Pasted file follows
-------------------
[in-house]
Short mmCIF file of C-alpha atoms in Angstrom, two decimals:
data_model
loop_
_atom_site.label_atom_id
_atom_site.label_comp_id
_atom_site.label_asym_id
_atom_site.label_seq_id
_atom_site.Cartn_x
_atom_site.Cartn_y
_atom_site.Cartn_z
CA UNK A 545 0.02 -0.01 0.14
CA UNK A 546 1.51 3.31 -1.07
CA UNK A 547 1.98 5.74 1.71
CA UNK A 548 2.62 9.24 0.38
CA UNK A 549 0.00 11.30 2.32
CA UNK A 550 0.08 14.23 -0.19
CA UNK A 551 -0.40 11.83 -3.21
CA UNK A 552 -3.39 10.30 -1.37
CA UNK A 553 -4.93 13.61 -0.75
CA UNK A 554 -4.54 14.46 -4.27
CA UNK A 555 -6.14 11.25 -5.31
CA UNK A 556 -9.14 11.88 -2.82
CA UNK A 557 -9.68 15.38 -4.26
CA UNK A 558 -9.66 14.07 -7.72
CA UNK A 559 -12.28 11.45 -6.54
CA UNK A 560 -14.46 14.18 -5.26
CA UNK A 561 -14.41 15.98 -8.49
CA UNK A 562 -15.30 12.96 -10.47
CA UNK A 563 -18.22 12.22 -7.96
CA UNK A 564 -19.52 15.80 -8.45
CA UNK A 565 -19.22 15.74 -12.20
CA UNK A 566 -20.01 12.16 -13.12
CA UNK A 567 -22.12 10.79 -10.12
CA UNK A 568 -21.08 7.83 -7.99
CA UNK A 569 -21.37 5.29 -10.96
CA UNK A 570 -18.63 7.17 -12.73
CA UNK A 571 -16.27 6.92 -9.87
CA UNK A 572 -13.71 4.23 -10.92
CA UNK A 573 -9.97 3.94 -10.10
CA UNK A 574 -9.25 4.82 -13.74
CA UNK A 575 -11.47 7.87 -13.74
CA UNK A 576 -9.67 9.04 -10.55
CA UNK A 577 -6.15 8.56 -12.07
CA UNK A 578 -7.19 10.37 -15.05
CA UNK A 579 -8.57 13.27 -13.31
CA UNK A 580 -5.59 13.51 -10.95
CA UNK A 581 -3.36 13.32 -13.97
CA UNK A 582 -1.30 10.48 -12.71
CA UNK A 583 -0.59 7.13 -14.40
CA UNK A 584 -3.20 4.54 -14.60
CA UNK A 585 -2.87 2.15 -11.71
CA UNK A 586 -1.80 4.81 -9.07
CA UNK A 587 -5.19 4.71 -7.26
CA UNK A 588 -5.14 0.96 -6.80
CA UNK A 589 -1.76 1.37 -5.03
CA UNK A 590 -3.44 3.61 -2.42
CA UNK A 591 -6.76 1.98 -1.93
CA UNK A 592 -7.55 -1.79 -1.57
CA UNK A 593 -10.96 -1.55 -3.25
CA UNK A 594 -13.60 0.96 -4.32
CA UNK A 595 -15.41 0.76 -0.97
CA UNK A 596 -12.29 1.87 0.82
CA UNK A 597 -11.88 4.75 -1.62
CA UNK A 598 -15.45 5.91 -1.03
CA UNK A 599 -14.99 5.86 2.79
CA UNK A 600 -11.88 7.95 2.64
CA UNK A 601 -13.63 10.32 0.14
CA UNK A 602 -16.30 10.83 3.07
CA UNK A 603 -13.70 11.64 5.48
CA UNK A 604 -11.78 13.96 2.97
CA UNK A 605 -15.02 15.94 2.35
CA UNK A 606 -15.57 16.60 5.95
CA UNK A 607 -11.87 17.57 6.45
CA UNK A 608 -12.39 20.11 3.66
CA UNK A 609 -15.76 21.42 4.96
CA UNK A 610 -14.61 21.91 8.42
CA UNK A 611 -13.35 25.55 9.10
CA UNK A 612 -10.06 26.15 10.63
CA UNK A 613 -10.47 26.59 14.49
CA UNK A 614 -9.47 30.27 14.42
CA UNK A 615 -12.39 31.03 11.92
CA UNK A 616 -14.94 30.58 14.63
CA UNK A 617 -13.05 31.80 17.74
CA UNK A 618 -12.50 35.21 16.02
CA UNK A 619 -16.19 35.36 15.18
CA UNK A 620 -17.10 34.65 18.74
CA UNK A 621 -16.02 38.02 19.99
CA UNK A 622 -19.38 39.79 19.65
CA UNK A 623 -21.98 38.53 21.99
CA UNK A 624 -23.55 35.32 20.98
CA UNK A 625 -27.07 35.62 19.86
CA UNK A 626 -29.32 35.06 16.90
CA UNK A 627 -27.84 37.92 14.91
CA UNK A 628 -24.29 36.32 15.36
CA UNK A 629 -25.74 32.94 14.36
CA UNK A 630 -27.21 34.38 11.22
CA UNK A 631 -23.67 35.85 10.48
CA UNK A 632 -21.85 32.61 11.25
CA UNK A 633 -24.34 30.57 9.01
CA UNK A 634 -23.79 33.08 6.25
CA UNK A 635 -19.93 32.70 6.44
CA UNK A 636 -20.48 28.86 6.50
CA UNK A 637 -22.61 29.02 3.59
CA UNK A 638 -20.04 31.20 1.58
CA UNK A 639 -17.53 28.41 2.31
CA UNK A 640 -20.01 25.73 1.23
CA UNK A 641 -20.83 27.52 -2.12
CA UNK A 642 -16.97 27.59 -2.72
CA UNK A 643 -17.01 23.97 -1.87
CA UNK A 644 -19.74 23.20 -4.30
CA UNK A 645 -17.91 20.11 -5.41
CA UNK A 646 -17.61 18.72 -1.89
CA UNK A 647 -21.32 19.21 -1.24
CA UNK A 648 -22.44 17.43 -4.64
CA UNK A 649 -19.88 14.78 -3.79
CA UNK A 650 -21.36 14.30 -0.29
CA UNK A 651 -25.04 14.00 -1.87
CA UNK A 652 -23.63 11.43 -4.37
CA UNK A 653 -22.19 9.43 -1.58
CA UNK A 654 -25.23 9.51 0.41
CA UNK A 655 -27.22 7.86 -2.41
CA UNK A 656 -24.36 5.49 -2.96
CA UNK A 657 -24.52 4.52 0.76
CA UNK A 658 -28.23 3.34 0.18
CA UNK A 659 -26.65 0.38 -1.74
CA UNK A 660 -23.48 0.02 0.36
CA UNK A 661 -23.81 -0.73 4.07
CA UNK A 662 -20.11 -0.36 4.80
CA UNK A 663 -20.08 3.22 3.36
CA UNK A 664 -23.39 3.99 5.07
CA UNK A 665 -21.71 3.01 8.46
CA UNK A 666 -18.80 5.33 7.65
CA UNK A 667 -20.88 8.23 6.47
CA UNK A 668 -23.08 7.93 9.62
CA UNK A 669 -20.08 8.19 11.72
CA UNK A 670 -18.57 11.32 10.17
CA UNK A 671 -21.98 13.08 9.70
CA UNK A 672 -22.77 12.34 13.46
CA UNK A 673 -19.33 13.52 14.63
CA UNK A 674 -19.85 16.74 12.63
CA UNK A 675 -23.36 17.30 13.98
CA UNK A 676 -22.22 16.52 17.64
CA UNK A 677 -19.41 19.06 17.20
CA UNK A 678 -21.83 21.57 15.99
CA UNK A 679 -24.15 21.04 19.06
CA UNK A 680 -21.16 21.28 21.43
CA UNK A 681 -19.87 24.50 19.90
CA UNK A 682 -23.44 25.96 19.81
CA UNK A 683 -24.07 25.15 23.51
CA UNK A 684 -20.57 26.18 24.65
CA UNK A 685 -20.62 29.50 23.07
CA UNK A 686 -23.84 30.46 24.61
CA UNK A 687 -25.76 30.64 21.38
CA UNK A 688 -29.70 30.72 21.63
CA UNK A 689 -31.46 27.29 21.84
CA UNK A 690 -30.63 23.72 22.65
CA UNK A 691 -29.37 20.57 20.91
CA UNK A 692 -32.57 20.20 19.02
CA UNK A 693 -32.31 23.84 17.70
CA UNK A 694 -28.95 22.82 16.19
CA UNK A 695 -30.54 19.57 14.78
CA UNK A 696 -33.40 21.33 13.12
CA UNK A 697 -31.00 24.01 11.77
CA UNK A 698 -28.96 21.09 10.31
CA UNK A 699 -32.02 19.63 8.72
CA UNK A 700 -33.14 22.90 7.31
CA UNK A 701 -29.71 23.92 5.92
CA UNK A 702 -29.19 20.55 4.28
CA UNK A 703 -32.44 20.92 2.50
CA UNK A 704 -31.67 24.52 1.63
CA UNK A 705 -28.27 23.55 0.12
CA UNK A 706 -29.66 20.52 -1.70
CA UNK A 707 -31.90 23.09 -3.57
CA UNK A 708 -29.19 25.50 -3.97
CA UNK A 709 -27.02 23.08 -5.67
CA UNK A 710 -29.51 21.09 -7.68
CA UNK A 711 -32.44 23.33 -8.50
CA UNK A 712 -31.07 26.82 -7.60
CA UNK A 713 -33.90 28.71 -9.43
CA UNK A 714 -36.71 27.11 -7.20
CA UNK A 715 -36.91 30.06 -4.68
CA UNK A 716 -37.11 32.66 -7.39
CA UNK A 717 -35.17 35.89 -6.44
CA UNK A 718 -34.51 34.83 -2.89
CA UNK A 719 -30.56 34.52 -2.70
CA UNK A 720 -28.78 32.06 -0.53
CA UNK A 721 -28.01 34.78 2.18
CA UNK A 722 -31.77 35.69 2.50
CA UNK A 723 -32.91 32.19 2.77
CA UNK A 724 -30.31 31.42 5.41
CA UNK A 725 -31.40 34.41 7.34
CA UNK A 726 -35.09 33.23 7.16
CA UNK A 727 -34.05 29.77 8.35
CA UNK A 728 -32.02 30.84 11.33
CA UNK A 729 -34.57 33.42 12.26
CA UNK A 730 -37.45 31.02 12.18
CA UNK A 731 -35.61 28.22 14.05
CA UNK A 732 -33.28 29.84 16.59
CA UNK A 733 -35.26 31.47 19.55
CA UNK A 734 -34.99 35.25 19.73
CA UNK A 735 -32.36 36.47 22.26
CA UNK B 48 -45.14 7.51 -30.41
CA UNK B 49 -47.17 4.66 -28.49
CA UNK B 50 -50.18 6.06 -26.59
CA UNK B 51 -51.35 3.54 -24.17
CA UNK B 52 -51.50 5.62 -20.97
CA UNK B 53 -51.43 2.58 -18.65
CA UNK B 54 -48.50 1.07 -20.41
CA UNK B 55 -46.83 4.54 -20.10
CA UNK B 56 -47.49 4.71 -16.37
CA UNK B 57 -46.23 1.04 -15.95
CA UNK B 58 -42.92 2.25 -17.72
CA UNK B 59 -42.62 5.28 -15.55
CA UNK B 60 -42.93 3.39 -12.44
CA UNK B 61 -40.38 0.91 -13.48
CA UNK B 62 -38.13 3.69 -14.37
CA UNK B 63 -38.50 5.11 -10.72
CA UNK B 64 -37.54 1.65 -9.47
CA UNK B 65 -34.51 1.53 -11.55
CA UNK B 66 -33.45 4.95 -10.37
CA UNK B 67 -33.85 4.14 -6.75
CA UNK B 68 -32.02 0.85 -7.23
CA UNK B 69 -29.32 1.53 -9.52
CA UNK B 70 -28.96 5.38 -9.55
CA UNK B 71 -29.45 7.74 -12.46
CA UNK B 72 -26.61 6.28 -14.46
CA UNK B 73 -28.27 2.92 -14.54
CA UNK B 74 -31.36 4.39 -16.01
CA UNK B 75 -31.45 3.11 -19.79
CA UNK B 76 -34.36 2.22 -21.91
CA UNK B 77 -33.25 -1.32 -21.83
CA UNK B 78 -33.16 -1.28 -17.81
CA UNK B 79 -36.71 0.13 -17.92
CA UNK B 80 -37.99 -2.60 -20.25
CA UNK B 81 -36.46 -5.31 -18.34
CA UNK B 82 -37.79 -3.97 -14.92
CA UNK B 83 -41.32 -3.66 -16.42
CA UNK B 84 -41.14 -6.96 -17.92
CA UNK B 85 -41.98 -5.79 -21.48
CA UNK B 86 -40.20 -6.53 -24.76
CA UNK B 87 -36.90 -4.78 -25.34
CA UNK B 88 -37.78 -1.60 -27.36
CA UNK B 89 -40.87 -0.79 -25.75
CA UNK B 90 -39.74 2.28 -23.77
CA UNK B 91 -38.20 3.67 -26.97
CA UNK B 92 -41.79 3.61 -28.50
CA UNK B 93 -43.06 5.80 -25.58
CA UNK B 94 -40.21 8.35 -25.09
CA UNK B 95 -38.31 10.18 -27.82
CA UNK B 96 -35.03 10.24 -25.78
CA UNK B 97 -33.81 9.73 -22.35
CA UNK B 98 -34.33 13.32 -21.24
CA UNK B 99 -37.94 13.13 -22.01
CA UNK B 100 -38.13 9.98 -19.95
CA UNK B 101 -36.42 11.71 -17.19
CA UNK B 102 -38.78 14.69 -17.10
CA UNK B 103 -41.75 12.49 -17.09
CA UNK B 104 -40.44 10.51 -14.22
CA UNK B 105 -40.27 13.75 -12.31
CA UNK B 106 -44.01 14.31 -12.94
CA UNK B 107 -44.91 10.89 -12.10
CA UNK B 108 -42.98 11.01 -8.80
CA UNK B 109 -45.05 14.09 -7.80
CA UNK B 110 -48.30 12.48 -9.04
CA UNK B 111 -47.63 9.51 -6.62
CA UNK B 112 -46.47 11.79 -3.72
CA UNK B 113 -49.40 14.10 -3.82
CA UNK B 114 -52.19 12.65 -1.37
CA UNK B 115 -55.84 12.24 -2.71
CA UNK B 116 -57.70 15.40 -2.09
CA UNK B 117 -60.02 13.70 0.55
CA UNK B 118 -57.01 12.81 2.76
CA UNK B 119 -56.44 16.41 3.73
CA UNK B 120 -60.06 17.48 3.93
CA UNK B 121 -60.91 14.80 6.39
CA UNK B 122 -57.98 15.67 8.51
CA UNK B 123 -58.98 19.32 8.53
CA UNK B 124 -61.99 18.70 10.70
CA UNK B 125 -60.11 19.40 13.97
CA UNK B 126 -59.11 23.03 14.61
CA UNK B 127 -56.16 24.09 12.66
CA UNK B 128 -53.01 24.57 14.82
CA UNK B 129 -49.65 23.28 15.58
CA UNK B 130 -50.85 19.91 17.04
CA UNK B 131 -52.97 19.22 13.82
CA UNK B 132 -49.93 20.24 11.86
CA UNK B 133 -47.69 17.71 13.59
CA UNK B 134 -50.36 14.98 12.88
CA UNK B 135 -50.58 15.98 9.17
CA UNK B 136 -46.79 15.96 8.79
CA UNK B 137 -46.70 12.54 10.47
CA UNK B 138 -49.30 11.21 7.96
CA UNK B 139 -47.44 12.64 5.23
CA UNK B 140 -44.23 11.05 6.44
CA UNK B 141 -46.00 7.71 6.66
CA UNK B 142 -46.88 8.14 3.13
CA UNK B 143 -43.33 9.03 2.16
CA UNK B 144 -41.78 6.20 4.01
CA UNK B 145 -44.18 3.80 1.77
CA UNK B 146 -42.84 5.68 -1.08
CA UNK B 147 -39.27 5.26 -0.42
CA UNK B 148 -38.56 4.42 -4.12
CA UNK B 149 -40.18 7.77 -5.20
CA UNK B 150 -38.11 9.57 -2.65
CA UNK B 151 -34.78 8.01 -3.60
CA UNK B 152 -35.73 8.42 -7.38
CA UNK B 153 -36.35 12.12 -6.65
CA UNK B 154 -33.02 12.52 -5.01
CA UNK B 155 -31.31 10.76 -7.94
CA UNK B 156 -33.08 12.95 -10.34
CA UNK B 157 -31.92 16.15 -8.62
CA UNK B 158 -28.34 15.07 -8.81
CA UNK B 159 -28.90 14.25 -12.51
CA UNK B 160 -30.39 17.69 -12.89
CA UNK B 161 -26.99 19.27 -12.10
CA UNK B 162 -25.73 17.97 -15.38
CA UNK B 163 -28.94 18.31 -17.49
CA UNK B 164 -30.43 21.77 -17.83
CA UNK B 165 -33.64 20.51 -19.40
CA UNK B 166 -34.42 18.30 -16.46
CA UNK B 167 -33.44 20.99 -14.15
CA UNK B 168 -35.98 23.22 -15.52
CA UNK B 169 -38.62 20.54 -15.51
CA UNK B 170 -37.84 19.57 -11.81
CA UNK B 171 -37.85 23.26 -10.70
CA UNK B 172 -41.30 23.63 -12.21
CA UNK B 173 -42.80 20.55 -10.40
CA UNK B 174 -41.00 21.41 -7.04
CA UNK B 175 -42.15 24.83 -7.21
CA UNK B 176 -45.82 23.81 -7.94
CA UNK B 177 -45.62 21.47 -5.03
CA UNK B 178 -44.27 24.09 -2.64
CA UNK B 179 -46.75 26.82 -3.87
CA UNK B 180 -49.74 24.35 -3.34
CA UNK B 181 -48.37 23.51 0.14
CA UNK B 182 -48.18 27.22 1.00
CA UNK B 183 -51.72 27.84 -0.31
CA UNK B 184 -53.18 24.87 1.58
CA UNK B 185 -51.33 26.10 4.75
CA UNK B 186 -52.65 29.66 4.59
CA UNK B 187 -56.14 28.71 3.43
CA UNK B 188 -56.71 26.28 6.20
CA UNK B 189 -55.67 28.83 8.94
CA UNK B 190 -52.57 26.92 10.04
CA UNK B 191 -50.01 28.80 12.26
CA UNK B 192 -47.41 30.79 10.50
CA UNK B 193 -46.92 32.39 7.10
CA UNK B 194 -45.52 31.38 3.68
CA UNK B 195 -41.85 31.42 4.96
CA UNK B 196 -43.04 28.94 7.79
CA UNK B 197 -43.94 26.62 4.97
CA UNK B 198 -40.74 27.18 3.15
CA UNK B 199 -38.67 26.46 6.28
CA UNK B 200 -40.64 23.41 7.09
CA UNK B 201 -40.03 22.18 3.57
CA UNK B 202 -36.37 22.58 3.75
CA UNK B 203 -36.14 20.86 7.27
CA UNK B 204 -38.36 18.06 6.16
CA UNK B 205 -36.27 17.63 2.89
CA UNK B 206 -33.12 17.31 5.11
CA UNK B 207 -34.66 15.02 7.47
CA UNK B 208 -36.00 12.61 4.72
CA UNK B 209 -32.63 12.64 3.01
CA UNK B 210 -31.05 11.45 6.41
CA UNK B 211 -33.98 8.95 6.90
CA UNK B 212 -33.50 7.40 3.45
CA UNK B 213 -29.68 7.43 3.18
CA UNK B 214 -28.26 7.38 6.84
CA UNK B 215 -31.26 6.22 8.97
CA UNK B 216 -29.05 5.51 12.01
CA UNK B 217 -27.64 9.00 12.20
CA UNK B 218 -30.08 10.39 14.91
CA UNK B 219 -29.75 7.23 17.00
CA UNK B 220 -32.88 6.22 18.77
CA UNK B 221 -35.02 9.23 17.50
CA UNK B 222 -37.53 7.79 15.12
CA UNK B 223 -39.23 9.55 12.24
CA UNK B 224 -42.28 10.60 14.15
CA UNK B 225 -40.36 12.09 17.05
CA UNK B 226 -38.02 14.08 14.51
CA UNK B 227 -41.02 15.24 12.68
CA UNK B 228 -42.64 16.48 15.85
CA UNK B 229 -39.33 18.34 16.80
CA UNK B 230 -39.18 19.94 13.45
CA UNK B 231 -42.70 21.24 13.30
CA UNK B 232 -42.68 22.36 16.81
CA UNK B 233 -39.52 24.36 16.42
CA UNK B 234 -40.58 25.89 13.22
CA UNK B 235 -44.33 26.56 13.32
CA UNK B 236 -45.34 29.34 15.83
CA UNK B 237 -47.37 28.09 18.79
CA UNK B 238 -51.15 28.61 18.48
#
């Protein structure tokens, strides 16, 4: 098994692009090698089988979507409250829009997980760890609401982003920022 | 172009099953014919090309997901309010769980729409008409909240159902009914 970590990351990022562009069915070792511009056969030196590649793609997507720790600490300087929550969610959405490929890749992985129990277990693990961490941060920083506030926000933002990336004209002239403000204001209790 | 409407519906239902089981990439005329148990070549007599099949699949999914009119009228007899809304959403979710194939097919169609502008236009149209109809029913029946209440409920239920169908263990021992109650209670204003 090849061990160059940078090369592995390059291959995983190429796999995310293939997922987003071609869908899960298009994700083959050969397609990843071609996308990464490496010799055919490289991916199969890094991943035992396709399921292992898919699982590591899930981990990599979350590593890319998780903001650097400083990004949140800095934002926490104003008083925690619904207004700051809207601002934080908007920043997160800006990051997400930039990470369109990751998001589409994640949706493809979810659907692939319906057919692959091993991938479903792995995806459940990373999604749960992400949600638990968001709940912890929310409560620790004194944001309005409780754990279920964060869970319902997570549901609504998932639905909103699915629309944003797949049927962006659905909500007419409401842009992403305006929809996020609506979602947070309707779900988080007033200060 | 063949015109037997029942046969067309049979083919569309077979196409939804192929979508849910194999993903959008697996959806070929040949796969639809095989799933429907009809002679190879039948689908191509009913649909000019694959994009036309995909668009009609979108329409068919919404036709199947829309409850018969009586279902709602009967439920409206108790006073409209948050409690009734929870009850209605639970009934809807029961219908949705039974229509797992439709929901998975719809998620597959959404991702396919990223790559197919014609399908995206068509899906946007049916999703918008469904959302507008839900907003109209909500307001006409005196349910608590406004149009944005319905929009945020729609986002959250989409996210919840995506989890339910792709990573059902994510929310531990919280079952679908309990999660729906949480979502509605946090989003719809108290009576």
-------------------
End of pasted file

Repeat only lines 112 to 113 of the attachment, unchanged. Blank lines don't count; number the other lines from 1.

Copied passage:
CA UNK A 645 -17.91 20.11 -5.41
CA UNK A 646 -17.61 18.72 -1.89